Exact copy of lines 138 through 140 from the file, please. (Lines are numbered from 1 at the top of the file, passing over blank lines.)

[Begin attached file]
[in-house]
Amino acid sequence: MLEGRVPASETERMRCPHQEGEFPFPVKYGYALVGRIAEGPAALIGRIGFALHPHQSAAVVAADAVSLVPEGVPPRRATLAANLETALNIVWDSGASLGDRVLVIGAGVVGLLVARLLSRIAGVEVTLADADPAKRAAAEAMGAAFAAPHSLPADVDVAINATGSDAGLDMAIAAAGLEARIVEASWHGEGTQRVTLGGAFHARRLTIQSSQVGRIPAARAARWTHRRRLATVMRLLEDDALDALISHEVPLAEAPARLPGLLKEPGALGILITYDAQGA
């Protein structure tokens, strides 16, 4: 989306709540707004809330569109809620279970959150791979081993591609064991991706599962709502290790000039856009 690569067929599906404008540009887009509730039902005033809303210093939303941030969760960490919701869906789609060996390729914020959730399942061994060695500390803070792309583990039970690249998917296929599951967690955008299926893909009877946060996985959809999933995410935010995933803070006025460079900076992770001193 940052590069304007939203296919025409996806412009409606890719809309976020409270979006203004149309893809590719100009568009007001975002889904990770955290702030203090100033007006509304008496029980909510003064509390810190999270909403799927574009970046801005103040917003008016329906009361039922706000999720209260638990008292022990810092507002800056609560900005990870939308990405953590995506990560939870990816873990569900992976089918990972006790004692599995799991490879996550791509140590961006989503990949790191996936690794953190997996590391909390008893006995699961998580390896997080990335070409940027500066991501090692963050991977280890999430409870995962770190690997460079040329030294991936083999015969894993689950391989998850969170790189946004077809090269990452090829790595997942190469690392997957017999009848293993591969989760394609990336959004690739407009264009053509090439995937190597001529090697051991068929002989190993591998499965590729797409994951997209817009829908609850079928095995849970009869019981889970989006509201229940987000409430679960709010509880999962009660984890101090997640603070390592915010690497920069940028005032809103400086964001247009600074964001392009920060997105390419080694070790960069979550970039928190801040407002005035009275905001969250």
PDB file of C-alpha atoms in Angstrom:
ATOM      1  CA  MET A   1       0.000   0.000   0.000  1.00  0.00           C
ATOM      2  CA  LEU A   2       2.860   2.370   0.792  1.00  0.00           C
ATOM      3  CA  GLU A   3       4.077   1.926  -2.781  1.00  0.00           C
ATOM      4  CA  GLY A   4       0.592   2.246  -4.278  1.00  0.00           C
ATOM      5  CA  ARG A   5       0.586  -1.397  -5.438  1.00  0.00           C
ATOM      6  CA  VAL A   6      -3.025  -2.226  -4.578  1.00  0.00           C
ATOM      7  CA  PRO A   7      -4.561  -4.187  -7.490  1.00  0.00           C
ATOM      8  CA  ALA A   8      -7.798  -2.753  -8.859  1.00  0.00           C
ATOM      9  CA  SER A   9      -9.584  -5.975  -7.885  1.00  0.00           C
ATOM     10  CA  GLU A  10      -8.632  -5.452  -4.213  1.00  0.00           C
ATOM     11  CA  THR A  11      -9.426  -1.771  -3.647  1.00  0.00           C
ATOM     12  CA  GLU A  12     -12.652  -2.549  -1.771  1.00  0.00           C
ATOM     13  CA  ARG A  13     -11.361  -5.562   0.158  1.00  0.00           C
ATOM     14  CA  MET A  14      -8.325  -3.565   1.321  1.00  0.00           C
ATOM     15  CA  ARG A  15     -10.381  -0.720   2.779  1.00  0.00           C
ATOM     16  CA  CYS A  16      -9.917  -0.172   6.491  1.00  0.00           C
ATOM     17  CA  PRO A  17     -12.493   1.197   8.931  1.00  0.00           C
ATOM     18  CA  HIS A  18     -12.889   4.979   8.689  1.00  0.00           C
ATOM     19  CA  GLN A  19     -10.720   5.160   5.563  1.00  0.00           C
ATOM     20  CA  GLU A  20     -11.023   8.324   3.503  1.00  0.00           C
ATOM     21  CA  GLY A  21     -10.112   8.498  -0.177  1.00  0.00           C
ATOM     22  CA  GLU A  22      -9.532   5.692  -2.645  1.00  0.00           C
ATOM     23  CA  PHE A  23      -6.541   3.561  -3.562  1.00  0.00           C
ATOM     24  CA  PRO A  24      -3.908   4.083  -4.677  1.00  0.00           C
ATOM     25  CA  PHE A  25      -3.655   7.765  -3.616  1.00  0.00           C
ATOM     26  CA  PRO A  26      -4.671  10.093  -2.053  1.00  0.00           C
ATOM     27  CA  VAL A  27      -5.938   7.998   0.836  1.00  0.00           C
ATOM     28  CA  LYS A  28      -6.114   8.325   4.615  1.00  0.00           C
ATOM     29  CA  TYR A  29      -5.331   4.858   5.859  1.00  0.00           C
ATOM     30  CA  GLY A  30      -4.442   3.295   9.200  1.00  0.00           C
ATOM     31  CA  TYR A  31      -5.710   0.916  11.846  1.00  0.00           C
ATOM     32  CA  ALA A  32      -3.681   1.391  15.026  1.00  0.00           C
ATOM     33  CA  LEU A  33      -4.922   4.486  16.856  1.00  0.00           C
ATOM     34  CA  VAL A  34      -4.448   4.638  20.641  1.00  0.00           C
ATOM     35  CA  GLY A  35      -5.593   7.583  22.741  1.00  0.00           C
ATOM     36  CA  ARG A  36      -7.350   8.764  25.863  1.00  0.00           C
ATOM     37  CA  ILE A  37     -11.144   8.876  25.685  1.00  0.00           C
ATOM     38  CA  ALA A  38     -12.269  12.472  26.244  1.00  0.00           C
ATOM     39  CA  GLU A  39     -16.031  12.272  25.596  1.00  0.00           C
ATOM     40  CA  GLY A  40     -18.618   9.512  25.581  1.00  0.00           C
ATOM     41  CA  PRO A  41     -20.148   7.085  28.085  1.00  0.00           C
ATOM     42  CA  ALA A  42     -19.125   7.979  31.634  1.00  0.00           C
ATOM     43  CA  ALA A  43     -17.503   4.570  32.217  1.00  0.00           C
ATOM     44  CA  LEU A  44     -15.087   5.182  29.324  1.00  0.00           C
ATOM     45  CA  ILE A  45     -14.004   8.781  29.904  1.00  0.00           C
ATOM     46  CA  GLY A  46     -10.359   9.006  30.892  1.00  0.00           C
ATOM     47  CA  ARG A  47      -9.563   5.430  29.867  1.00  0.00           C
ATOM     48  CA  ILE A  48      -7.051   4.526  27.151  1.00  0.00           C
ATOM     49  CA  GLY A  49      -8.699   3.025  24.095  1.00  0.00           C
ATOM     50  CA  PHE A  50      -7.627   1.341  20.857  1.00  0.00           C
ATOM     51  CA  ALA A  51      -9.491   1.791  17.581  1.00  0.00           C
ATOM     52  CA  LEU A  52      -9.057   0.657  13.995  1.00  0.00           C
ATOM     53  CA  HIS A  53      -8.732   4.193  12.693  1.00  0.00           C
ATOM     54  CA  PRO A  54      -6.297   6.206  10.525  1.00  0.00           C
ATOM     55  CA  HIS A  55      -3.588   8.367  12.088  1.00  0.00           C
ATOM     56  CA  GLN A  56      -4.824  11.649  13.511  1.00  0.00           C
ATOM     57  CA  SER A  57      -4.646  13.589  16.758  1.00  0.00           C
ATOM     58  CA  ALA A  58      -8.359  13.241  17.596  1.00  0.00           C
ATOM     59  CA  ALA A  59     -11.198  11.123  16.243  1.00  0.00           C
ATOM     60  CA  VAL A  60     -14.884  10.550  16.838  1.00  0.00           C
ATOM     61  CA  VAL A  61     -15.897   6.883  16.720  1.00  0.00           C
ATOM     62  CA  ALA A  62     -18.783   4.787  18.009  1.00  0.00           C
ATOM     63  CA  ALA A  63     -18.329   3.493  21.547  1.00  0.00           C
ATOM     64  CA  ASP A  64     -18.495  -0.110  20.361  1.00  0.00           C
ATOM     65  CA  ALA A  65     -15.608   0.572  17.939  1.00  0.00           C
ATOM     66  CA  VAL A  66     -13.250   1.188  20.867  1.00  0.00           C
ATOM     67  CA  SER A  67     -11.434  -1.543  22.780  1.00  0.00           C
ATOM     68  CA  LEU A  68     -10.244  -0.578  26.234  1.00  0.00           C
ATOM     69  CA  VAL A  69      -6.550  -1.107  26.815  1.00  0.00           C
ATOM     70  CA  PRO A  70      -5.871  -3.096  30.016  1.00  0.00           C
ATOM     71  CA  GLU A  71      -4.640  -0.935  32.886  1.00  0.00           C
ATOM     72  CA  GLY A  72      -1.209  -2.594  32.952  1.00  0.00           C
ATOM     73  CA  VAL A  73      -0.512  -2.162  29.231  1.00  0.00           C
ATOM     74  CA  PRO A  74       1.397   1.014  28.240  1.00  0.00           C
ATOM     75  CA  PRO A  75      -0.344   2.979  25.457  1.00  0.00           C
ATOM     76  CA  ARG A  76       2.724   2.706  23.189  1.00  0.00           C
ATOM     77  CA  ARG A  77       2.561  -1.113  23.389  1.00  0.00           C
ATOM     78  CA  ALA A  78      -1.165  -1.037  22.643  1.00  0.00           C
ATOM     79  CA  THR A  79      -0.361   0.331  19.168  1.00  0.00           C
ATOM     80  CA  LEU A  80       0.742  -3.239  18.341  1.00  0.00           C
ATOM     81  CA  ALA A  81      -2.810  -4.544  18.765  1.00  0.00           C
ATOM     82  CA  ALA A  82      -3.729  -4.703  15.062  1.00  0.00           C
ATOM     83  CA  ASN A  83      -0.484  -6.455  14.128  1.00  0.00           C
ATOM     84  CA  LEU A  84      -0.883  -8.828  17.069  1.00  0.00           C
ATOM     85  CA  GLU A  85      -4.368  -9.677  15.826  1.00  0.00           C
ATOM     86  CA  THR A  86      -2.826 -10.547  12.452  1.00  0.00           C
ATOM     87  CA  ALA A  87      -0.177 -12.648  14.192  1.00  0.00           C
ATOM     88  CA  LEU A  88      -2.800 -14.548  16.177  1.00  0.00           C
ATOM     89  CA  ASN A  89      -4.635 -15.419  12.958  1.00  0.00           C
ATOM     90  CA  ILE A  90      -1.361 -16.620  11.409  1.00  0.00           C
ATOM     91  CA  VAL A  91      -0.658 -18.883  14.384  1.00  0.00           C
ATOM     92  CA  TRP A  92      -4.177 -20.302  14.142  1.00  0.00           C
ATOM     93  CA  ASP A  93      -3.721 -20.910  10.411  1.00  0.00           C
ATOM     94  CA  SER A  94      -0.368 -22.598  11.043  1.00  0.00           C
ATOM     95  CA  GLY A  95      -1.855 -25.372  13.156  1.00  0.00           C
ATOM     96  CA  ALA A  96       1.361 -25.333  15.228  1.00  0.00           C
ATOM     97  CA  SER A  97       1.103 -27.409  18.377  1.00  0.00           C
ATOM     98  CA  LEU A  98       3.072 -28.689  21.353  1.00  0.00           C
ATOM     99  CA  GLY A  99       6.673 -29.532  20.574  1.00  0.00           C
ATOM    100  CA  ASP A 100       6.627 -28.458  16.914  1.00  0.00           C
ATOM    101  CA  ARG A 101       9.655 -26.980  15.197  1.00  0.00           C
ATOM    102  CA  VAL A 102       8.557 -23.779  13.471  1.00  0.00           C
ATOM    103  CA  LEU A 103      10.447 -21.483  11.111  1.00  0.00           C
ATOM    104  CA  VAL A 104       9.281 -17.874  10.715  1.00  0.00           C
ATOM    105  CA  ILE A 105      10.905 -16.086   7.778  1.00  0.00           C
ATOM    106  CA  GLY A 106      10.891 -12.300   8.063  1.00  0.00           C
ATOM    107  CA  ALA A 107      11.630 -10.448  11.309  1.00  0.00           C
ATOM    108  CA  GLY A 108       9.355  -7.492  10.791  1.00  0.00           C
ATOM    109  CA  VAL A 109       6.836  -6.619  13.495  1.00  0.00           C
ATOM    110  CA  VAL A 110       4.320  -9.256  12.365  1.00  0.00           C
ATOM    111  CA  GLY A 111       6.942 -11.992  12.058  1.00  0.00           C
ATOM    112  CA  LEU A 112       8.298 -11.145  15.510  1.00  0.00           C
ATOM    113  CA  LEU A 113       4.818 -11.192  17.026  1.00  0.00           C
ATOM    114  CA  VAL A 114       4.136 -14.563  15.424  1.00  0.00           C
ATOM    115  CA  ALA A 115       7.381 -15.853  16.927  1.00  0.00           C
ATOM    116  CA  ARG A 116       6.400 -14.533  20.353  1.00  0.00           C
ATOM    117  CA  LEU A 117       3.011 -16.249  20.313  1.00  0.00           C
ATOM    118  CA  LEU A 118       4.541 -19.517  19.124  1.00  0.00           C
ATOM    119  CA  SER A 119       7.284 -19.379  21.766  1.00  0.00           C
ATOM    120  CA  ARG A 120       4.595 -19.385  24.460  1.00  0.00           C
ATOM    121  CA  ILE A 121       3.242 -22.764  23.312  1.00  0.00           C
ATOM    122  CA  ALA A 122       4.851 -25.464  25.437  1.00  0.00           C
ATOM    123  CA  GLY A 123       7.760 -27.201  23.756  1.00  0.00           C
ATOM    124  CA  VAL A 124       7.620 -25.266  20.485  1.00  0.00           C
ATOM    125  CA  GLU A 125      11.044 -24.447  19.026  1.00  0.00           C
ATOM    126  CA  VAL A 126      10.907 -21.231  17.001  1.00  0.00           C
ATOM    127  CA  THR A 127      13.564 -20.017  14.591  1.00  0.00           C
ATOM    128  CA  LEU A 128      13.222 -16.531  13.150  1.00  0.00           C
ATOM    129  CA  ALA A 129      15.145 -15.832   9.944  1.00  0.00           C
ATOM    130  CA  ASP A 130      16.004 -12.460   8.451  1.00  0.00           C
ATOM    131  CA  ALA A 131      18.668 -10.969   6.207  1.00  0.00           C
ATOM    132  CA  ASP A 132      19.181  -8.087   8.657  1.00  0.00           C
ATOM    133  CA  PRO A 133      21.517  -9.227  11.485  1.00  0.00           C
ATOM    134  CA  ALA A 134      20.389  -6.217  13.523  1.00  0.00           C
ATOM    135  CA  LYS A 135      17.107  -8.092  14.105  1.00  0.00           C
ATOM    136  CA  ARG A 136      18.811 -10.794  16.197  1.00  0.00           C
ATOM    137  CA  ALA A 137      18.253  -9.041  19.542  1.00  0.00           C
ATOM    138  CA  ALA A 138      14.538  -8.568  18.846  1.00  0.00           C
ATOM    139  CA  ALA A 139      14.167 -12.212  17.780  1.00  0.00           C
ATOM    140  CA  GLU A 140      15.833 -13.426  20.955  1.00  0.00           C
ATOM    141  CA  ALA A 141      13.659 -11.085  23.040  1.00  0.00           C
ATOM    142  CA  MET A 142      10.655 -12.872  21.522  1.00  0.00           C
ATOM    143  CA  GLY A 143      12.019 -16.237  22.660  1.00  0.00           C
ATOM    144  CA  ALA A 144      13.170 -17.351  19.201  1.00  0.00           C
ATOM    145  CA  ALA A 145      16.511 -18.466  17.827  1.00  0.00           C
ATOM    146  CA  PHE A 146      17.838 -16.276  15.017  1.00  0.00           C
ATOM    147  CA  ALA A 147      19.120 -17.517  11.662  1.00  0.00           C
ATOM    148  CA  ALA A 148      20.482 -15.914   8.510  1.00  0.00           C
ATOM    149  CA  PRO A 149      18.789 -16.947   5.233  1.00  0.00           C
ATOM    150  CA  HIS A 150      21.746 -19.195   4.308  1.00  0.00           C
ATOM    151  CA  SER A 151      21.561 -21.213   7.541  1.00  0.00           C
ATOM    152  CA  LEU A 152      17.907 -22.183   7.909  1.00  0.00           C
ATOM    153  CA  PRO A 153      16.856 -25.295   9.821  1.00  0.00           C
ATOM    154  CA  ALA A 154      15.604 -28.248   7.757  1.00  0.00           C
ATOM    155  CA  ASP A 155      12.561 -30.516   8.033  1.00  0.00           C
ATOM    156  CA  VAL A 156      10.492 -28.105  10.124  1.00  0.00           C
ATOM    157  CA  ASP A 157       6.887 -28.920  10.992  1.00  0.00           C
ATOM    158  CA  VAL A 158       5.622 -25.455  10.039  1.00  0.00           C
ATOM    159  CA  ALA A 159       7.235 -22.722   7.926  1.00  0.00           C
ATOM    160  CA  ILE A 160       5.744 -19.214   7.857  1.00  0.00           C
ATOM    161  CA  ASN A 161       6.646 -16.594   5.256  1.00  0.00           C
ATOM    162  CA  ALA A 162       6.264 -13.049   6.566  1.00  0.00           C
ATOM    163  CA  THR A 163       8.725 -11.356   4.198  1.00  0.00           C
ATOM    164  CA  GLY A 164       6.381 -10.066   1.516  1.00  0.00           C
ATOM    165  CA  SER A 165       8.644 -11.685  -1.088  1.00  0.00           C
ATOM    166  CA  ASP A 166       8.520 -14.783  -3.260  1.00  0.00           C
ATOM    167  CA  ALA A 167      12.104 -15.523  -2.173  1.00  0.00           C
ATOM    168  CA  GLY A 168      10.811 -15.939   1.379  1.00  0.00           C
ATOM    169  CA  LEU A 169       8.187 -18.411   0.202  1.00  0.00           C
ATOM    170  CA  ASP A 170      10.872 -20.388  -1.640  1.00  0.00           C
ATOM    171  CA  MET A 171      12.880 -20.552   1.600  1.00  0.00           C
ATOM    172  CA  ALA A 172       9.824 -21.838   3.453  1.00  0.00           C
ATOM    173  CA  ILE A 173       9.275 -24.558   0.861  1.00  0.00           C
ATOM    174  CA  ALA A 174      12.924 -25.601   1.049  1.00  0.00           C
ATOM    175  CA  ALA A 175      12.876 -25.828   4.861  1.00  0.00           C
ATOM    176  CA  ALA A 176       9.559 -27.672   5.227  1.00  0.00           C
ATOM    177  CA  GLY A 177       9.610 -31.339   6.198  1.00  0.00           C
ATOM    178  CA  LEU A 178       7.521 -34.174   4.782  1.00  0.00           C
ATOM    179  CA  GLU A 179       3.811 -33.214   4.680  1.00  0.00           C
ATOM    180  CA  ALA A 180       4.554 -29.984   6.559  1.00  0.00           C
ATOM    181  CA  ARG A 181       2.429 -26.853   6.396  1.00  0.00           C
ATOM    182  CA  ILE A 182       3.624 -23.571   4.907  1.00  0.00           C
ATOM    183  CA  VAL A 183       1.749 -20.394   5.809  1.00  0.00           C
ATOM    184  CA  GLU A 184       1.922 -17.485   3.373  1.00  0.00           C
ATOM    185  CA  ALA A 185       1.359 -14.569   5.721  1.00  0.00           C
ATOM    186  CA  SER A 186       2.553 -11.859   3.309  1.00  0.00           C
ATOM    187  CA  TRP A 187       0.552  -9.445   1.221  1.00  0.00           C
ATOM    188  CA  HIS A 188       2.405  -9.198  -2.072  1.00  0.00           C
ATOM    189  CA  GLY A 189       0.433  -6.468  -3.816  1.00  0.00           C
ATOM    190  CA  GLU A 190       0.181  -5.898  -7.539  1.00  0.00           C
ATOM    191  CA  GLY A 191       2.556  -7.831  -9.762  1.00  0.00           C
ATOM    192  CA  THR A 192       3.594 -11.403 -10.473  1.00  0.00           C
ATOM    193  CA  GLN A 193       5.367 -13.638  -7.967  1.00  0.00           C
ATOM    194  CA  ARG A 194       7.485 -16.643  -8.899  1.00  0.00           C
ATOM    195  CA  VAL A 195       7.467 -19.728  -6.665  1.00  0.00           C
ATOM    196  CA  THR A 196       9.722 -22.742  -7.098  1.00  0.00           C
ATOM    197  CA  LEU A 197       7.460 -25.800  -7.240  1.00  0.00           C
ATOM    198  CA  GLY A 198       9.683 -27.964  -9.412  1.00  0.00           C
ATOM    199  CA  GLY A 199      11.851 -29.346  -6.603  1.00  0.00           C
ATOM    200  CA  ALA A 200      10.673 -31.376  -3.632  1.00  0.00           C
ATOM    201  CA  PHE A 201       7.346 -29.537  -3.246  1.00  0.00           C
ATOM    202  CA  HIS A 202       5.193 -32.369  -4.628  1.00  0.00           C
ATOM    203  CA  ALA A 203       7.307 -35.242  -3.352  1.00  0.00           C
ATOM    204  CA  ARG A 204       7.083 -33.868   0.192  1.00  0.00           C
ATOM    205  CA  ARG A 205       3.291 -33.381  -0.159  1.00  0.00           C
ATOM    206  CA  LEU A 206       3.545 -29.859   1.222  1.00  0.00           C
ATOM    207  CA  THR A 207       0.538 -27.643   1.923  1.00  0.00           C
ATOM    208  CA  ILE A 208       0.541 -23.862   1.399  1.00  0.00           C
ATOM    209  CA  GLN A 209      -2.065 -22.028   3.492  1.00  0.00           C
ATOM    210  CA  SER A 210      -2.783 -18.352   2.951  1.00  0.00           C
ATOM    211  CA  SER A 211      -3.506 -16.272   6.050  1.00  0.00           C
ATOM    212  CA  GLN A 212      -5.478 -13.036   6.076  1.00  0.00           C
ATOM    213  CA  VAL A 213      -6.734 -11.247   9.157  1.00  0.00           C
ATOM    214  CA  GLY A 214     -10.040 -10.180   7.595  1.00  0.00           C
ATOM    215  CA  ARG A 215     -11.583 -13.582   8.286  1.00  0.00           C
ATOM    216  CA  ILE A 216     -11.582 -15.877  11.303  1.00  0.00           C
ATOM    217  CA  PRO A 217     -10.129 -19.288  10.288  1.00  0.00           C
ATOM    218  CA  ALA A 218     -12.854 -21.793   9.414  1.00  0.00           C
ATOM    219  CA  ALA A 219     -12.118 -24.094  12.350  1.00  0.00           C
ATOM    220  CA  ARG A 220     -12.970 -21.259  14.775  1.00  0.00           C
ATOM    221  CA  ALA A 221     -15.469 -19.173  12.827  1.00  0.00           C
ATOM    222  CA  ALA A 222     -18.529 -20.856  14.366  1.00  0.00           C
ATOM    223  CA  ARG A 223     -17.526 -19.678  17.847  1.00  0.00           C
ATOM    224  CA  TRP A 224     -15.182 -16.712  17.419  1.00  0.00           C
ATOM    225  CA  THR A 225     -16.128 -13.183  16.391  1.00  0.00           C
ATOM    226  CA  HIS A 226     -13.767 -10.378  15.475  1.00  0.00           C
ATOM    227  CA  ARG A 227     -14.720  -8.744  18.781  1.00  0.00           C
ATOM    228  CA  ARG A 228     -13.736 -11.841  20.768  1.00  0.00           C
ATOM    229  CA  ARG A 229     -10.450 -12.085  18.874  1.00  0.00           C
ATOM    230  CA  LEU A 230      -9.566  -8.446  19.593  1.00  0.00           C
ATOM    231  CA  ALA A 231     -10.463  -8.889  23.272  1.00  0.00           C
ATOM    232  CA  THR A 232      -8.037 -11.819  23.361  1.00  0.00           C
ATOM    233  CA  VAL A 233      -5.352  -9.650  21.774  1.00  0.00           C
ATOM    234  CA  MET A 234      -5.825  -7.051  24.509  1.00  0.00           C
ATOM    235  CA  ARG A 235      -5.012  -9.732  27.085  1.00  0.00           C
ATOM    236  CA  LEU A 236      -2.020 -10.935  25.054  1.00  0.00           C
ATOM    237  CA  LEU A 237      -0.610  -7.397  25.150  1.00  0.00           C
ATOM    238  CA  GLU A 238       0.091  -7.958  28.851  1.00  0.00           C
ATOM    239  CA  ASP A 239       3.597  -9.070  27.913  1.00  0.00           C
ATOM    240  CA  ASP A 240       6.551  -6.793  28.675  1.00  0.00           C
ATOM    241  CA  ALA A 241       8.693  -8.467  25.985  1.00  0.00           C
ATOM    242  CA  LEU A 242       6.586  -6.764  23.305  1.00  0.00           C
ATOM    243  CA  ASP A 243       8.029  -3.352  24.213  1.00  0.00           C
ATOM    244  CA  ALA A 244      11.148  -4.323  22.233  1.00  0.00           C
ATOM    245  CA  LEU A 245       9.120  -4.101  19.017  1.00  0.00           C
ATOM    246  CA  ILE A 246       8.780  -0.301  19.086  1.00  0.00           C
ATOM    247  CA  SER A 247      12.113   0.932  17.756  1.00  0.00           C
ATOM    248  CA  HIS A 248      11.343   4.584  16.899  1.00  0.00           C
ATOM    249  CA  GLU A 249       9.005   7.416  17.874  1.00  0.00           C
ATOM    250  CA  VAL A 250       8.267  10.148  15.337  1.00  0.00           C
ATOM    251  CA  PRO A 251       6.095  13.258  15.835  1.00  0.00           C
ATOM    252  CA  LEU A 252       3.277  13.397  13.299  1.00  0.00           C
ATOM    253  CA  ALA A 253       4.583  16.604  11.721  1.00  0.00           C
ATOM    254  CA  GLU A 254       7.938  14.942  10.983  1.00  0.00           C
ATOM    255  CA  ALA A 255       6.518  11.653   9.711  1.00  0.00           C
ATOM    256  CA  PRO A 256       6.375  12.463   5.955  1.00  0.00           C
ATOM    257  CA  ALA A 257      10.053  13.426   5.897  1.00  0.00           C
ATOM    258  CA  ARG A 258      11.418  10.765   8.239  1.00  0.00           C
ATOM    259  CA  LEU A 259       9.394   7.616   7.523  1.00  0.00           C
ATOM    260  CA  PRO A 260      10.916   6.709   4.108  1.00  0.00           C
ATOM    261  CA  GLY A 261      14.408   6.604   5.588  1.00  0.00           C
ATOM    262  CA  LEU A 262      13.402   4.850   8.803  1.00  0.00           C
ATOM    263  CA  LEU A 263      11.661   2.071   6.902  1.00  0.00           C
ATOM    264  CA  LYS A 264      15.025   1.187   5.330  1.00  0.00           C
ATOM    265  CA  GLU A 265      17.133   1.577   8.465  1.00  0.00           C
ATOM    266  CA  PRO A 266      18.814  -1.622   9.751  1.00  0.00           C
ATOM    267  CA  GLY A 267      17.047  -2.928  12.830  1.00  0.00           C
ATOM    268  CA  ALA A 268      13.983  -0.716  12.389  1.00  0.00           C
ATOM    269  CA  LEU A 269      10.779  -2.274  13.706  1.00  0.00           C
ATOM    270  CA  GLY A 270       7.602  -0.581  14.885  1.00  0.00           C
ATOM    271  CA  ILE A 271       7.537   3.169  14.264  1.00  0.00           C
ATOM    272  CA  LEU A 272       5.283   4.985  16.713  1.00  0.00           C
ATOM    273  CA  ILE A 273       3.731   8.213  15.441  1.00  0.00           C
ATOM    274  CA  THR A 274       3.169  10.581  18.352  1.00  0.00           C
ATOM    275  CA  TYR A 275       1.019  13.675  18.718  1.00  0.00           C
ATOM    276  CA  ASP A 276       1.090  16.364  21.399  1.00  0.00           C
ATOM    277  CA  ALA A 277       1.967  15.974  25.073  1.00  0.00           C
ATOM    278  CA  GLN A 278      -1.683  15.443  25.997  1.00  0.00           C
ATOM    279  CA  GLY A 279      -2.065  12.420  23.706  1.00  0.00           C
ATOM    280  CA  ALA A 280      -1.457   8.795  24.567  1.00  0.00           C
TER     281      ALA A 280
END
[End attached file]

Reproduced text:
ATOM    134  CA  ALA A 134      20.389  -6.217  13.523  1.00  0.00           C
ATOM    135  CA  LYS A 135      17.107  -8.092  14.105  1.00  0.00           C
ATOM    136  CA  ARG A 136      18.811 -10.794  16.197  1.00  0.00           C